Freedom to be authentic and whole beings of integrity and love as God created us to be is scary – yet it is also the essence of social justice.  It implies letting go of social structures we once depended upon to guide and protect us on our journeys as if social approval were the only purpose of our lives.  In His quest for our highest good, our Father does not intend that those social structures with which we become so familiar during various phases of our development become our imprisoning status quo of traditions or “laws” (rules, roles and rituals).  Like the gantry of a rocket that once enabled the rocket to stand erect and not fall over while it was assembled, equipped and fueled, social structures must at some point release us to soar beyond them.  When that happens we are dependent on our internal guidance systems.

The more our internal guidance systems are attuned to God’s will, spirit, heart and mind the more at peace with God we’ll be as we journey onward in our quest for more elegant mastery, deeper enrichment and more lasting satisfaction as our Father’s servant-sons and -daughters. Those who serve with grace achieve a high orbit from which to envision and embrace the whole of humanity as God’s family of beloved and much favored children.  From that orbit it is increasingly possible to understand and live within the terms of Micah 6:8: “O mortal, what is good. And what does the LORD require of you? To act justly and to love mercy and to walk humbly with your God.”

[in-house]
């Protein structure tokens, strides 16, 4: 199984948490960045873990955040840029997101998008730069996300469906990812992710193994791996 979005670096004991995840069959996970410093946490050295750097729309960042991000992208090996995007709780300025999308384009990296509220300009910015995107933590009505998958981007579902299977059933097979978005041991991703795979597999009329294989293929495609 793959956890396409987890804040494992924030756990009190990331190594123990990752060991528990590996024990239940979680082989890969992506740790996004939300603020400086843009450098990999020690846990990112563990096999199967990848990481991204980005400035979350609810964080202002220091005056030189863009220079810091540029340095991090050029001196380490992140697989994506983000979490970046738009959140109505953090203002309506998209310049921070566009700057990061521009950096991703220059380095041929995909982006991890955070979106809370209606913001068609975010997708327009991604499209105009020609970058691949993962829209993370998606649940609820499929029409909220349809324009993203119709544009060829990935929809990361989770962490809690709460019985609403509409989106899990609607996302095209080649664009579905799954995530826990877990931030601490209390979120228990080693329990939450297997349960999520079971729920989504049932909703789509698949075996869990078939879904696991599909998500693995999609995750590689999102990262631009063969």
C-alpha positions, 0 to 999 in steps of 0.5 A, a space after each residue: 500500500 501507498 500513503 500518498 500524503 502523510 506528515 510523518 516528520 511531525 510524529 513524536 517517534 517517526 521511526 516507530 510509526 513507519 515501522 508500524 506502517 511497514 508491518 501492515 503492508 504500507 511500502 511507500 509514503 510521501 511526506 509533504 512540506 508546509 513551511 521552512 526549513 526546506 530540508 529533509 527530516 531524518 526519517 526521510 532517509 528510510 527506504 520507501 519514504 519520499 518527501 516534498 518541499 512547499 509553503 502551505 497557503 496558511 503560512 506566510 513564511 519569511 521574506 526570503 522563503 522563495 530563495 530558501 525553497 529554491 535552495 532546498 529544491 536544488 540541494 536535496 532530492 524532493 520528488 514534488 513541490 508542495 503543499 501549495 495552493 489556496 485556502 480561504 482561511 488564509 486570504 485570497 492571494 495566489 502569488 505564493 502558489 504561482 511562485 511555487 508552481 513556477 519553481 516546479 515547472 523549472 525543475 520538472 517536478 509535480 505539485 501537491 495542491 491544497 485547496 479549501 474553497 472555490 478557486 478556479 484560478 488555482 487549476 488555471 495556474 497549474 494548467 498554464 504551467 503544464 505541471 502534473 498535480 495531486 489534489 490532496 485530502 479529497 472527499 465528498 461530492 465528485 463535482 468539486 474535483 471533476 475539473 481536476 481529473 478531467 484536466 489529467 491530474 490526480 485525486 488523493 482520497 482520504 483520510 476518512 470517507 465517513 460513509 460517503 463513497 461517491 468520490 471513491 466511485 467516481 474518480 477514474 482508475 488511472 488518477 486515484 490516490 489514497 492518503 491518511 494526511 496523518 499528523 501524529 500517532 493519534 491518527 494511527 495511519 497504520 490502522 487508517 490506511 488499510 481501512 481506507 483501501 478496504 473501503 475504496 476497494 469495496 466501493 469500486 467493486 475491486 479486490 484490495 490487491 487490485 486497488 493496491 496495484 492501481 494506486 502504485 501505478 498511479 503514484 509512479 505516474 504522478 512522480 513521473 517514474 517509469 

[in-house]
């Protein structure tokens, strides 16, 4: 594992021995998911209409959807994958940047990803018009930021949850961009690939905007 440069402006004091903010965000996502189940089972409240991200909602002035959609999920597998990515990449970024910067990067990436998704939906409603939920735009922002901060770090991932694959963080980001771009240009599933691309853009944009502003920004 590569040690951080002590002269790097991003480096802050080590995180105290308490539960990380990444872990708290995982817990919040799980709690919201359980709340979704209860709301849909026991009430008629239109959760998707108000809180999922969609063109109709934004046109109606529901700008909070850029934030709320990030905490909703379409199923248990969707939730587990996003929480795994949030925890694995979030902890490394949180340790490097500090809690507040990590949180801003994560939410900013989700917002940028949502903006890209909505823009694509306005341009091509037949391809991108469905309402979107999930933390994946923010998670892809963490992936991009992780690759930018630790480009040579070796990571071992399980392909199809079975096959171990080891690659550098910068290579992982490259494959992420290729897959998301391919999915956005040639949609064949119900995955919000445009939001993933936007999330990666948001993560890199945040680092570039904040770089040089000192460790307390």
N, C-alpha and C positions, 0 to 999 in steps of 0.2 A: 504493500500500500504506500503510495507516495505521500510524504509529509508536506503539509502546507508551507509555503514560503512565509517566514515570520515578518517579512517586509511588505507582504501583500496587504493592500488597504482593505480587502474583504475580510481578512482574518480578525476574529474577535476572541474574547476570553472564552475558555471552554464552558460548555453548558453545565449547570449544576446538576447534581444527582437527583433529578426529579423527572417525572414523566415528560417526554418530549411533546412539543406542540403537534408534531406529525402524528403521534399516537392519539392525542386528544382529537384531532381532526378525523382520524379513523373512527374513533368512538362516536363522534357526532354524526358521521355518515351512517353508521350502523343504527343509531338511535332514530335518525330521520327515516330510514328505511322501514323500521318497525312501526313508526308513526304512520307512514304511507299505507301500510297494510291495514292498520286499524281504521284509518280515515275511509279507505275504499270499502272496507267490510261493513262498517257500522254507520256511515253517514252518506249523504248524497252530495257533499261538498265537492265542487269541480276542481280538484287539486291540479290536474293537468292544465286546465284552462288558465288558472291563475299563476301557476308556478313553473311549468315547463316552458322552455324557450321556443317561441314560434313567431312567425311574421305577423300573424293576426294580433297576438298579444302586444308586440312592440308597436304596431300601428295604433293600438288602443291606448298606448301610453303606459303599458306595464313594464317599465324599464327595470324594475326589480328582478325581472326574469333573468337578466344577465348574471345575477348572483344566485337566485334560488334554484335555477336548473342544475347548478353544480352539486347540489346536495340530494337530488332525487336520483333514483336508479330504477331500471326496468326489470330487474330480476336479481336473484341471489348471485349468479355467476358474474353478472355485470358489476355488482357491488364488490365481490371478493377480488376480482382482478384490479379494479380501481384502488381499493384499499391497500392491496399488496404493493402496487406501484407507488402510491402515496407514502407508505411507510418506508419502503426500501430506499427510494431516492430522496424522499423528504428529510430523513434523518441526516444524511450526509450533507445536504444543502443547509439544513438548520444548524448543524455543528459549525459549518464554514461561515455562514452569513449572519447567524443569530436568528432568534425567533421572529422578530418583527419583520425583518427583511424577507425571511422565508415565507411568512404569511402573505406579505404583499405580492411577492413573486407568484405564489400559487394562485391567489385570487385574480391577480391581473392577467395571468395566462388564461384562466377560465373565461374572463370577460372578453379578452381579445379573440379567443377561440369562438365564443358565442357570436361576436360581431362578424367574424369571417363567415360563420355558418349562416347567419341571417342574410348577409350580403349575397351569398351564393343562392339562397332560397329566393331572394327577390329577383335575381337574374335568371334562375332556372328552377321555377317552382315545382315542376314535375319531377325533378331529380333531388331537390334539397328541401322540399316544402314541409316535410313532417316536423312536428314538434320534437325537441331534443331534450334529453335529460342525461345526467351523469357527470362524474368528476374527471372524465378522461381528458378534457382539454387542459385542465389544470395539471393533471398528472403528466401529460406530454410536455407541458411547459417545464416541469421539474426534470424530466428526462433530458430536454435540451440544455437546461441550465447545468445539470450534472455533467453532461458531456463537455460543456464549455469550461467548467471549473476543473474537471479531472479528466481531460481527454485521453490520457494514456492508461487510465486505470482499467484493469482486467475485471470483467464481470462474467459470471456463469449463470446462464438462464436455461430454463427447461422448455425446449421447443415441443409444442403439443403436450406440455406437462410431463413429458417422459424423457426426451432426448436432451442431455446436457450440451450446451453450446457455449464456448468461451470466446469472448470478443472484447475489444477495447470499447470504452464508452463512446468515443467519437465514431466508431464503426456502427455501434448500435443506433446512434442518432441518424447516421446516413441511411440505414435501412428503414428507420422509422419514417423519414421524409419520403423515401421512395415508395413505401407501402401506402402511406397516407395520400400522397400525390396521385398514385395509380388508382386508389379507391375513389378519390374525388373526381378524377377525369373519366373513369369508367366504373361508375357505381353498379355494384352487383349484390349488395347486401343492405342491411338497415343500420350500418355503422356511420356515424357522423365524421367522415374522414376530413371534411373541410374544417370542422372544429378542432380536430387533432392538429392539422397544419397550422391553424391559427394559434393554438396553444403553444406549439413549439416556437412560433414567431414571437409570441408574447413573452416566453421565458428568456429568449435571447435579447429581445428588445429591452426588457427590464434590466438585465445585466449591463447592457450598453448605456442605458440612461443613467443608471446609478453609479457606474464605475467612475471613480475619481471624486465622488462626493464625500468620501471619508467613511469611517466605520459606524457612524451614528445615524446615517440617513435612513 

Walking humbly with our Father as Jesus did in full surrender of our otherwise socially distorted will is essential to our acting justly as servants of social justice.  As preserved in the King James version of the Bible, we must live by faith to be just: “For therein is the righteousness of God revealed from faith to faith: as it is written, The just shall live by faith.”  Romans 1:17  Let us dare to live as it is written and as it is revealed over and over again in our hearts as we listen to the Holy Spirit and “[d]o not conform to the pattern of this world, but [are] transformed by the renewing of [our] mind. Then [we] will be able to test and approve what God’s will is – His good, pleasing and perfect will.” Romans 12:2

*Today Jesus would have no problem calling the Supreme Parent “Mother” too.  He could not do so earlier due to the social constraints of his historically first human audience with whom such a concept would have sidetracked communications too much. See, John 16:12-15 for Jesus’ explanation of his plan of sequential communication with successive audiences.

Copyright by Art Nicol 2015